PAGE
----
How will you be a global catalyst for change? - Carlson Rezidor| By Ramsay Rankoussi
By Ramsay Rankoussi, Senior Director Business Development Middle East & Africa for the Rezidor Hotel Group
The ongoing digital revolution, emerging internet of things and advent of the sharing economy are having a profound effect on the way people do business across the world. It's high time they were seen as enablers, not disruptors, and hospitality investors, developers, owners and operators alike have the chance in 2017 to capitalise on these for future growth, profitability and success. In the lead up to the 2017 Arabian Hotel Investment Conference (AHIC), we asked a number of industry partners how they will be a global catalyst for change.
One way innovative corporations have succeeded is "to think globally and act locally" but one could now wonder if our global impact is de facto achieved given our social and often virtual exposure to the digital world at every instant.
Technology has always been the instrument of progress, evolution or even revolution. Every era has witnessed an accelerated and exponential growth caused by the introduction of a new way of doing things, a philosophy of trying differently and a nature of taking risks. The industrial revolution was probably one of the biggest to impact globally in the 19th century, as we fundamentally changed the way we produced and manufactured goods with the help of machinery. In today's time, we are victims of the information revolution with internet soon a physiological need on the pyramid of Maslow.
Hospitality has been an industry of limited changes as the true essence of the business remains a people business where ladies and gentlemen care about ladies and gentlemen. The use of technology is helping in learning more about our guests, their needs, their preferences but has also optimized our operations in becoming more efficient, monitoring productivity and controlling costs.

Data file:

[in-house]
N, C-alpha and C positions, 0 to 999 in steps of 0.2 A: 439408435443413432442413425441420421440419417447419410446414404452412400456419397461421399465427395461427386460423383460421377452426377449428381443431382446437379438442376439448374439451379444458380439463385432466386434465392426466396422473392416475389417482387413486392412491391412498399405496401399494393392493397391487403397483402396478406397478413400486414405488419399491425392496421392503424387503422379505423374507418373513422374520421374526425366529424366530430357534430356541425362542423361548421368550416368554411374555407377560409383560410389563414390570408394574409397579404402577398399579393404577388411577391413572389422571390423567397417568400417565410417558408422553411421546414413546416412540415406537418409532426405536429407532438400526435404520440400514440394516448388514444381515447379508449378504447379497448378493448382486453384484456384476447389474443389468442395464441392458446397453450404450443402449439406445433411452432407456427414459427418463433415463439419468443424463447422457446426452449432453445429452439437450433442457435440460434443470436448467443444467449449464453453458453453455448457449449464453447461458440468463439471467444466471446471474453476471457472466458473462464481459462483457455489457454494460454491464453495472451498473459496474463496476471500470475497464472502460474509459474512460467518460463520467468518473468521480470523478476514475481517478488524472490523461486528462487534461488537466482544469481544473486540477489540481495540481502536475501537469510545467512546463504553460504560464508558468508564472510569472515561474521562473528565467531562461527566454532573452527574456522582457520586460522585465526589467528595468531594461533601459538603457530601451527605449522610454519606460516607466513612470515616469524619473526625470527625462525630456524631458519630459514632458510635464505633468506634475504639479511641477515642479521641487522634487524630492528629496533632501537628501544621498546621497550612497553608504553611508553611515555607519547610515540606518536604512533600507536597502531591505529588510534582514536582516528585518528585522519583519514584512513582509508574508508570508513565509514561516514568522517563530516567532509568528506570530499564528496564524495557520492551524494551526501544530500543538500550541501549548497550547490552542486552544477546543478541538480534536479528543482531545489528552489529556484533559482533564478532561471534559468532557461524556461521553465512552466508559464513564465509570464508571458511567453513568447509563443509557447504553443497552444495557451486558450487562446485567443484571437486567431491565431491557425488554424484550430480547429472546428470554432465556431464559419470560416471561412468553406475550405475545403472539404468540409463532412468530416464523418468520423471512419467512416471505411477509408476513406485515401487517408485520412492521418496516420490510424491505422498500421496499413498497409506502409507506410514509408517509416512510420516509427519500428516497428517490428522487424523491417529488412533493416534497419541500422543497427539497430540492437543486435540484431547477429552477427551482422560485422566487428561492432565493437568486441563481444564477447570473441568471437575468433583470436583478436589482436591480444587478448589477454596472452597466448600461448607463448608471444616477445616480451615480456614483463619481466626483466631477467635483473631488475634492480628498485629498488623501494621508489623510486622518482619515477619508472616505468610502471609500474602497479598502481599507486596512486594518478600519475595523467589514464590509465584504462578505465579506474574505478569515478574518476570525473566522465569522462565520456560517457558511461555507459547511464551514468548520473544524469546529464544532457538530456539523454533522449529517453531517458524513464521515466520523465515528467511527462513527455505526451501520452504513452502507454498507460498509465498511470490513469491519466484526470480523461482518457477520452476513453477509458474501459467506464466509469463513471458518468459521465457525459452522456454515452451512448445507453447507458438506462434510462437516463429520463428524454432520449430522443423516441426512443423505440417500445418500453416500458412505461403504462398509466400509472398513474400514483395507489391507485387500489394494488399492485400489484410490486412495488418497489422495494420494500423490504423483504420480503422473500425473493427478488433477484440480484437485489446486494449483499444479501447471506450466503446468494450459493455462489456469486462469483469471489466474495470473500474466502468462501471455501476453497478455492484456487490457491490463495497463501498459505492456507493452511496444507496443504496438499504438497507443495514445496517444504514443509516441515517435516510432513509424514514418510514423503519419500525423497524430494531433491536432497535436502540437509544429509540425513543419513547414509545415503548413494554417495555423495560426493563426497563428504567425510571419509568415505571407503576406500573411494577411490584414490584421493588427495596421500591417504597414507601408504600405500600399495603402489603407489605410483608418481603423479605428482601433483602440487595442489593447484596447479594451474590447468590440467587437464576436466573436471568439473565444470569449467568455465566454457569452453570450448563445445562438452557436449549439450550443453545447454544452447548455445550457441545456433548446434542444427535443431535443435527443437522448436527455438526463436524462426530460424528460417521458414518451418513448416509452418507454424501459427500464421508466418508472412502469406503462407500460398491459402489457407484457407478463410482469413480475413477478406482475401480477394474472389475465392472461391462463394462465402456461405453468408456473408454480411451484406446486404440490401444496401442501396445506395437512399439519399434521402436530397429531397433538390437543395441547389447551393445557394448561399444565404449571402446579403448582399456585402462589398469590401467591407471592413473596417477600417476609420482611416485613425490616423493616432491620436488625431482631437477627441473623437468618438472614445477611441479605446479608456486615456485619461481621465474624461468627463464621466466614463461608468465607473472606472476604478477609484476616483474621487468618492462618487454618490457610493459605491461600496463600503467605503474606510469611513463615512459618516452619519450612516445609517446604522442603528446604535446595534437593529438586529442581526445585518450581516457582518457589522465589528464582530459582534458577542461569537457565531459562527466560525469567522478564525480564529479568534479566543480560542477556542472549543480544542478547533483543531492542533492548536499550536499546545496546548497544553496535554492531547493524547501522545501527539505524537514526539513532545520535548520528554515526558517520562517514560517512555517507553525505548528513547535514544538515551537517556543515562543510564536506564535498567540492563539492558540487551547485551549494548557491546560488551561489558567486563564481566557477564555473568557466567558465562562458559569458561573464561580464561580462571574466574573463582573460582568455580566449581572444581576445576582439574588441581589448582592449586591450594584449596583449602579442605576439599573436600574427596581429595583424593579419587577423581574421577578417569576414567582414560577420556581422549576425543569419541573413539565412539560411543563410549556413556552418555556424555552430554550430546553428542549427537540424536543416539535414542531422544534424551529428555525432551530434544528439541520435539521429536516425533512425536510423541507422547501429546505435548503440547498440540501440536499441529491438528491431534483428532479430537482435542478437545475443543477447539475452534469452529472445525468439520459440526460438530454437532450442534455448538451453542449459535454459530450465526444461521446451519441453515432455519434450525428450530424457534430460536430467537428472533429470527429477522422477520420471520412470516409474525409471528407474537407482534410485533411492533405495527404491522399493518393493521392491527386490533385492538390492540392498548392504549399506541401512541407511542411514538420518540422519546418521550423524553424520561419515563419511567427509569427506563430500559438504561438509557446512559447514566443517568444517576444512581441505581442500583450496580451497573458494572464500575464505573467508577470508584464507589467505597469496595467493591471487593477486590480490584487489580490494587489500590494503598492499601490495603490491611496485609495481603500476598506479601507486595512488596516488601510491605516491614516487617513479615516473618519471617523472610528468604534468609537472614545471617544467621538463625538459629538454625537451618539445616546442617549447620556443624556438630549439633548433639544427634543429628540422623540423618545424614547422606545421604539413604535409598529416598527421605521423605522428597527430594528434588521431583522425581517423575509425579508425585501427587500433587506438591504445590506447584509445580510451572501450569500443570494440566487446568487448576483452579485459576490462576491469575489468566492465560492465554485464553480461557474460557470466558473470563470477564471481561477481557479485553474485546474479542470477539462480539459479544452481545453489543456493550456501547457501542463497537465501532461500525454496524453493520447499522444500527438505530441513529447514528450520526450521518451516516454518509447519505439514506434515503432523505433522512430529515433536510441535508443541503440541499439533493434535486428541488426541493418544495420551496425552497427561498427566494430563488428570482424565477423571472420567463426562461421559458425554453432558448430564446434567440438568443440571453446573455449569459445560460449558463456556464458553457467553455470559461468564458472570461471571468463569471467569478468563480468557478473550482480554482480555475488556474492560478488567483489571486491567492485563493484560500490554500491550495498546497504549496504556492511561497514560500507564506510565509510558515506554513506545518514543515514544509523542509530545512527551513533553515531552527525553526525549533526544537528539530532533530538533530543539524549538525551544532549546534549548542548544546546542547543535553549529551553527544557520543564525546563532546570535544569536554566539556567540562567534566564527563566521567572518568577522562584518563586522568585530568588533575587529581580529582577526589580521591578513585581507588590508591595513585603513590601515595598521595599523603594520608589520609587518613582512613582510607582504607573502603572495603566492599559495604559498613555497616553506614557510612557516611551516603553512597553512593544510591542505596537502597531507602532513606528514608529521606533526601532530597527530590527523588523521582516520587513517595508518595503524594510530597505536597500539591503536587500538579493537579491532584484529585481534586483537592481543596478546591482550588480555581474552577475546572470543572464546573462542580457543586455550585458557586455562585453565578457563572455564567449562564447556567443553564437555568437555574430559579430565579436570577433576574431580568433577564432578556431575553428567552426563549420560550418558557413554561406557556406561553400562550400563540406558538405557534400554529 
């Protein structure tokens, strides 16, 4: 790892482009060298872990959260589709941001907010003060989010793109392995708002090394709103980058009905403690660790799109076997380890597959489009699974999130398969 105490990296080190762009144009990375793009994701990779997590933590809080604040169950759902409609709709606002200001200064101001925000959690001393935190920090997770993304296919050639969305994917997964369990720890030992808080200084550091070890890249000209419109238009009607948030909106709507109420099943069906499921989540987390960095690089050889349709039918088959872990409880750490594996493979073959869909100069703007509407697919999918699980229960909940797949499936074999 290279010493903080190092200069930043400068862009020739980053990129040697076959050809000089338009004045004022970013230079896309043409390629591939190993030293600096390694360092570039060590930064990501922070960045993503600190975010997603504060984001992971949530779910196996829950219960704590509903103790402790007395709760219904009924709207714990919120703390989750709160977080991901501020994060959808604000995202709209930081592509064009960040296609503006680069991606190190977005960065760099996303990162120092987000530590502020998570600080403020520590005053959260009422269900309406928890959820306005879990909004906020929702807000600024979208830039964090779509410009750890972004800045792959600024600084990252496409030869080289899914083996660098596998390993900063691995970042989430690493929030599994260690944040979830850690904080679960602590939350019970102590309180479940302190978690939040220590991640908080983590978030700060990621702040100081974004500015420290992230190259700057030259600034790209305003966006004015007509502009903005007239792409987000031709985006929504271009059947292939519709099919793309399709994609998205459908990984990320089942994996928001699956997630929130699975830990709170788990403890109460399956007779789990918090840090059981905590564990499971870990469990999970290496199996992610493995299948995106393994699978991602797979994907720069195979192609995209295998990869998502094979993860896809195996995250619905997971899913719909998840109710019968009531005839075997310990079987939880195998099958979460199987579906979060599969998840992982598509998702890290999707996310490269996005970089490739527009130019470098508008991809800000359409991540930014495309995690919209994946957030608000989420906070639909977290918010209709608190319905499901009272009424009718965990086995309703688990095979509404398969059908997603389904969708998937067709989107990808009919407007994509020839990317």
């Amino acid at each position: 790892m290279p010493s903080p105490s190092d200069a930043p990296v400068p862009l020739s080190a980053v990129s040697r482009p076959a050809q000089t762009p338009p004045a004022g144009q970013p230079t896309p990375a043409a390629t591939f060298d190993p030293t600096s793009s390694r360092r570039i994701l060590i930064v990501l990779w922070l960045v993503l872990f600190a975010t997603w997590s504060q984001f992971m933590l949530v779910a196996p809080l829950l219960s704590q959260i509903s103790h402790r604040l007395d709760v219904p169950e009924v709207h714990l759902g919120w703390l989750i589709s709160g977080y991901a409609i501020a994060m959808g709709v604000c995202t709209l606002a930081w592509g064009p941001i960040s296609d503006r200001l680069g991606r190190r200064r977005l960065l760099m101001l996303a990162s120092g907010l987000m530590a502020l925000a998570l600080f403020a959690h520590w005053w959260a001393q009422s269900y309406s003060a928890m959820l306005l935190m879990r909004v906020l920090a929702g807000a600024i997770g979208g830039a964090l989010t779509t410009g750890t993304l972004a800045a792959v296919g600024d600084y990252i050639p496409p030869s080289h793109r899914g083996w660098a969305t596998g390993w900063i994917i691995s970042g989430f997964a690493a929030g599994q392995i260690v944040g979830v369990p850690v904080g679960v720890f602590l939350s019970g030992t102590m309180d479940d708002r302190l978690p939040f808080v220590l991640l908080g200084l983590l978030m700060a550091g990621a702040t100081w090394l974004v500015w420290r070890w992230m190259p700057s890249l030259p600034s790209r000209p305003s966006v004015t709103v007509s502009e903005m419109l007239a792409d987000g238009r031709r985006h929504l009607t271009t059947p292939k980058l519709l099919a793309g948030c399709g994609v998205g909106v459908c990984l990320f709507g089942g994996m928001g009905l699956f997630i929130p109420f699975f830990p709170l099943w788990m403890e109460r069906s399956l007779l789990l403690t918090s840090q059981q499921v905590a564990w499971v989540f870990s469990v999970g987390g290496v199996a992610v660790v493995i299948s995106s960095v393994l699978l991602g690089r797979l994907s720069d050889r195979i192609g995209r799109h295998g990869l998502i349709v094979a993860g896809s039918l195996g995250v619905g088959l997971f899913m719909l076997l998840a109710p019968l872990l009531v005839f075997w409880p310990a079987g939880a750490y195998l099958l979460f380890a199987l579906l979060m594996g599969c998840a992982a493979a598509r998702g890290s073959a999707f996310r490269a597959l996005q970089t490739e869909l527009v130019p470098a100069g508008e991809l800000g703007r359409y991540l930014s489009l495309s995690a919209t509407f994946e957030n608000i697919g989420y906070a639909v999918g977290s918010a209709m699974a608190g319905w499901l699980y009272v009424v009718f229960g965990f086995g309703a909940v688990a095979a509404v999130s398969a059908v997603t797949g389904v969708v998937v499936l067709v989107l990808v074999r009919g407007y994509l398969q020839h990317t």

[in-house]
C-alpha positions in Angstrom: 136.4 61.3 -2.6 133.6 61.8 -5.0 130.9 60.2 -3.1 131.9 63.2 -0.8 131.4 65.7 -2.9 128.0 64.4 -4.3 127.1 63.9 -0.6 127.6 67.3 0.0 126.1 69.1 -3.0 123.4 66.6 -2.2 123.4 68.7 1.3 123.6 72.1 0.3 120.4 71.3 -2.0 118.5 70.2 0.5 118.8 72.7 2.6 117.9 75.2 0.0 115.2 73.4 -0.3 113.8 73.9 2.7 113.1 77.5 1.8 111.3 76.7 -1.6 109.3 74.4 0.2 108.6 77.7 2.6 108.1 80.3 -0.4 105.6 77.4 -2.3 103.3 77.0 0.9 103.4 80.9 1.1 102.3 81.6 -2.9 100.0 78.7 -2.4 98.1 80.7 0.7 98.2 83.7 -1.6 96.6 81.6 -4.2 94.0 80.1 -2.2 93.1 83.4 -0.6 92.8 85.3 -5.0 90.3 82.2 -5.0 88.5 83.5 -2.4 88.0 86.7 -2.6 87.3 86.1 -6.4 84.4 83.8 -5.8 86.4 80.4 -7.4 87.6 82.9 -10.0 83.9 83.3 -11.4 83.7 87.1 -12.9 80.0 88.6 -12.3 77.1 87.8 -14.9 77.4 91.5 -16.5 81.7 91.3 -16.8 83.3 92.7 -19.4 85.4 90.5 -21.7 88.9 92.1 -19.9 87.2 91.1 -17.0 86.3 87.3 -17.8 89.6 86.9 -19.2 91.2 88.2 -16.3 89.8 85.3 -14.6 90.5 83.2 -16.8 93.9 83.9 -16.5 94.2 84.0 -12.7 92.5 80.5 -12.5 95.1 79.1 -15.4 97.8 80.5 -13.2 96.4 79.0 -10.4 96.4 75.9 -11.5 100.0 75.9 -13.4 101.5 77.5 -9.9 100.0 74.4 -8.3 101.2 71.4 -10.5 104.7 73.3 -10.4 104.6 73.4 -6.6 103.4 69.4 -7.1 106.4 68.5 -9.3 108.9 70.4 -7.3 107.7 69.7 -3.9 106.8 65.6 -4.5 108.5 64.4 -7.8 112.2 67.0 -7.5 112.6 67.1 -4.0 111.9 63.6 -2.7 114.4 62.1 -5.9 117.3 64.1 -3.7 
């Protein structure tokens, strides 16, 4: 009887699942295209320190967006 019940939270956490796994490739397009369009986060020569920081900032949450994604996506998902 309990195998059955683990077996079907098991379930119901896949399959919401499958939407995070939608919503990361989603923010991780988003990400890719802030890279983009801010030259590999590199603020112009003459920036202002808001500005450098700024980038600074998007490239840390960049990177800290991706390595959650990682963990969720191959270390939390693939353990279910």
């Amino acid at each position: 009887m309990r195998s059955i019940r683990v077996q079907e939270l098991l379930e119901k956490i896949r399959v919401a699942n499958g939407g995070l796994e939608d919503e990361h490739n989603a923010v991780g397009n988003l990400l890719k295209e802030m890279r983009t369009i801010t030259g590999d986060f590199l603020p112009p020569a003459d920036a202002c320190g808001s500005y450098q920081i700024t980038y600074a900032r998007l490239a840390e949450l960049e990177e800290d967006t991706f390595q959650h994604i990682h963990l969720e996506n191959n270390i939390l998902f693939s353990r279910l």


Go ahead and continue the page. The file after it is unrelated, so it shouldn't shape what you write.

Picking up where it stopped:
Paradigm shifts are often caused by either challenges or opportunities ahead. Online distributions channels were the first disruptors and now new shared economies platforms have increased their competitive presence in the market. Asking how we could as an industry become catalyst of change might ideally force us to ask the question on how differently maybe the definition of service and hospitality needs to be reflected.
Convenience has become the living rule of the new generation and leading change would be leading the path to a new way of experiencing hospitality. Living through an enjoyable moment is now the result of every moment of truth being met with simple perfection. Maybe the response to our industry is in mindfulness – allowing the guest to complete his journey smoothly and having the ability to live in his moment, at every moment.
While we could look and debate on ways of reducing the investment cost of a hotel or how to increase our reach in sourcing new markets, maybe we should take that moment of living presently influenced by convenience, simplicity and perfection.
Becoming the catalyst of change doesn't necessitate innovations or a technological revolution but rather accepting to face a new reality and translating it in an uninterrupted experience. The progress our industry can achieve would start from the moment a decision is taken and would never end.
Imagine the journey of the individual deciding to travel from A to B who would have no complaints to share publicly because his booking was correctly processed, the taxi driver had respected the road code, the flight was on time, a friendly smile on arrival, the luggage on the belt and the room was ready – in essence, a simple and legitimate journey but yet never fully satisfied.
Our industry is still too scattered with clear separation between airlines, hotels, transportation, public services and yet we are all under the same duty of service and all relevant to the world of tourism. Maybe we should then all agree to stop looking at ourselves in isolation and selfishly but rather focus on the consumer and ensure that one day their entire journey is taken care of, where every moment matters and where we all succeeded collectively and defended the cause of humanity.
AHIC Village, Waldorf Astoria — Ras Al Khaimah, United Arab Emirates
Ramsay Rankoussi is Senior Director Business Development Middle East & Africa for the Rezidor Hotel Group. Based in Dubai, Ramsay co-leads Rezidor’s strategic growth and hotel portfolio in the Middle East. With responsibility for increasing the Group’s regional portfolio to 100 hotels by 2020 across each of Rezidor’s core brands: Radisson Blu, Park Inn by Radisson, Radisson Red and the Quorvus Collection, Ramsay has made a significant contribution to creating the Group’s largest and fastest growing region, with over 12,000 rooms in the pipeline and over 8,000 rooms in operation.More from Ramsay Rankoussi
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